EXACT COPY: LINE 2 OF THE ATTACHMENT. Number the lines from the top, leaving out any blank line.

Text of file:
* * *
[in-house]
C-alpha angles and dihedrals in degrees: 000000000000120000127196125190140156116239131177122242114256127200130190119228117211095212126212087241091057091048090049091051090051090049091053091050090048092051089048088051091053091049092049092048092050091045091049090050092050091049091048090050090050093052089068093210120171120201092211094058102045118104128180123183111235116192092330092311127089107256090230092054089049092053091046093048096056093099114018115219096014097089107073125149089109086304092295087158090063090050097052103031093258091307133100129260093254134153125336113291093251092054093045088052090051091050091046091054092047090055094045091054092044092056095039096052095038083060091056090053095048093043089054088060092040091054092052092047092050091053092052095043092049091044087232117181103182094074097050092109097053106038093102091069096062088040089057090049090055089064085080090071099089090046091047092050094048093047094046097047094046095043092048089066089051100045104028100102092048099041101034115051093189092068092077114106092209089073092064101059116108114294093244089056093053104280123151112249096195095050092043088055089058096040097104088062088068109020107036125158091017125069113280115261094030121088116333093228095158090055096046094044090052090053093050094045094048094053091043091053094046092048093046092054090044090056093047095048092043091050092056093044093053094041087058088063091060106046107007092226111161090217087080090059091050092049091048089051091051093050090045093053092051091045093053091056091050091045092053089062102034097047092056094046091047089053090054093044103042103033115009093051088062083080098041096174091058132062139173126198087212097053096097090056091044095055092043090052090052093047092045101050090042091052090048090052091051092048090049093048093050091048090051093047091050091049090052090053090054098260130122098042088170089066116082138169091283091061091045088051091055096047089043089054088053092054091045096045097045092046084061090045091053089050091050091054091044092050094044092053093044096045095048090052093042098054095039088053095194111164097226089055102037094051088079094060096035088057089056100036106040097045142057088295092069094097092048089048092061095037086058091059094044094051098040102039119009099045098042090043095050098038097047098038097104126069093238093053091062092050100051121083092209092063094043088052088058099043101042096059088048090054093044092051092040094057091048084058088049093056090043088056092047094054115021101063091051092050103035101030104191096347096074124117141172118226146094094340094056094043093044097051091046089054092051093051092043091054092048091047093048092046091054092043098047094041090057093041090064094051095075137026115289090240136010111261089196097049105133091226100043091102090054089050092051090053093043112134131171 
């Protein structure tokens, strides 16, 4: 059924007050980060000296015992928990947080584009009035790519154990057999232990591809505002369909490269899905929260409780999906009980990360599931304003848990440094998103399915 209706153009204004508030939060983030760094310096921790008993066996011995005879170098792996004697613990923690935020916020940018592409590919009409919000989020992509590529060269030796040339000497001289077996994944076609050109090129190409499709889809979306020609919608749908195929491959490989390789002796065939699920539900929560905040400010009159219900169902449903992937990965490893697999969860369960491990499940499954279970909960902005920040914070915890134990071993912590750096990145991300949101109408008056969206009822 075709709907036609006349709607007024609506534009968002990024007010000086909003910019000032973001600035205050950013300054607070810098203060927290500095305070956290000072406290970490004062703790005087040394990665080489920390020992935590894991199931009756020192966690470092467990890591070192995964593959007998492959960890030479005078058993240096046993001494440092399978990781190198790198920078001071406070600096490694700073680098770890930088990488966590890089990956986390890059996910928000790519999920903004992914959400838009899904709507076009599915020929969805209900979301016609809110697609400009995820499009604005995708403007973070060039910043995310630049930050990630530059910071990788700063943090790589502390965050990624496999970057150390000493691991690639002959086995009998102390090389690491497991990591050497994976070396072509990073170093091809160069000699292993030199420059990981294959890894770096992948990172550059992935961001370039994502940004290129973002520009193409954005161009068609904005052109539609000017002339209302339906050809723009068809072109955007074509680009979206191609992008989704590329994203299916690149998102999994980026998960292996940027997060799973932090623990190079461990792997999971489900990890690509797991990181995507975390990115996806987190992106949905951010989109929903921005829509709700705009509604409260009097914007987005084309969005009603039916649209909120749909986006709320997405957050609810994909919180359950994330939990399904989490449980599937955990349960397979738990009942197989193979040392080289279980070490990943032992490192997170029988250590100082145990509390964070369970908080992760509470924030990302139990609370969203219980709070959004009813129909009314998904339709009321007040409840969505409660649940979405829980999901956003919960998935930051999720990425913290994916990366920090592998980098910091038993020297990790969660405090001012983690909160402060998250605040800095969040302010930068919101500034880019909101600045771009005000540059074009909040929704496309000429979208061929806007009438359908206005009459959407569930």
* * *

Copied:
C-alpha angles and dihedrals in degrees: 000000000000120000127196125190140156116239131177122242114256127200130190119228117211095212126212087241091057091048090049091051090051090049091053091050090048092051089048088051091053091049092049092048092050091045091049090050092050091049091048090050090050093052089068093210120171120201092211094058102045118104128180123183111235116192092330092311127089107256090230092054089049092053091046093048096056093099114018115219096014097089107073125149089109086304092295087158090063090050097052103031093258091307133100129260093254134153125336113291093251092054093045088052090051091050091046091054092047090055094045091054092044092056095039096052095038083060091056090053095048093043089054088060092040091054092052092047092050091053092052095043092049091044087232117181103182094074097050092109097053106038093102091069096062088040089057090049090055089064085080090071099089090046091047092050094048093047094046097047094046095043092048089066089051100045104028100102092048099041101034115051093189092068092077114106092209089073092064101059116108114294093244089056093053104280123151112249096195095050092043088055089058096040097104088062088068109020107036125158091017125069113280115261094030121088116333093228095158090055096046094044090052090053093050094045094048094053091043091053094046092048093046092054090044090056093047095048092043091050092056093044093053094041087058088063091060106046107007092226111161090217087080090059091050092049091048089051091051093050090045093053092051091045093053091056091050091045092053089062102034097047092056094046091047089053090054093044103042103033115009093051088062083080098041096174091058132062139173126198087212097053096097090056091044095055092043090052090052093047092045101050090042091052090048090052091051092048090049093048093050091048090051093047091050091049090052090053090054098260130122098042088170089066116082138169091283091061091045088051091055096047089043089054088053092054091045096045097045092046084061090045091053089050091050091054091044092050094044092053093044096045095048090052093042098054095039088053095194111164097226089055102037094051088079094060096035088057089056100036106040097045142057088295092069094097092048089048092061095037086058091059094044094051098040102039119009099045098042090043095050098038097047098038097104126069093238093053091062092050100051121083092209092063094043088052088058099043101042096059088048090054093044092051092040094057091048084058088049093056090043088056092047094054115021101063091051092050103035101030104191096347096074124117141172118226146094094340094056094043093044097051091046089054092051093051092043091054092048091047093048092046091054092043098047094041090057093041090064094051095075137026115289090240136010111261089196097049105133091226100043091102090054089050092051090053093043112134131171 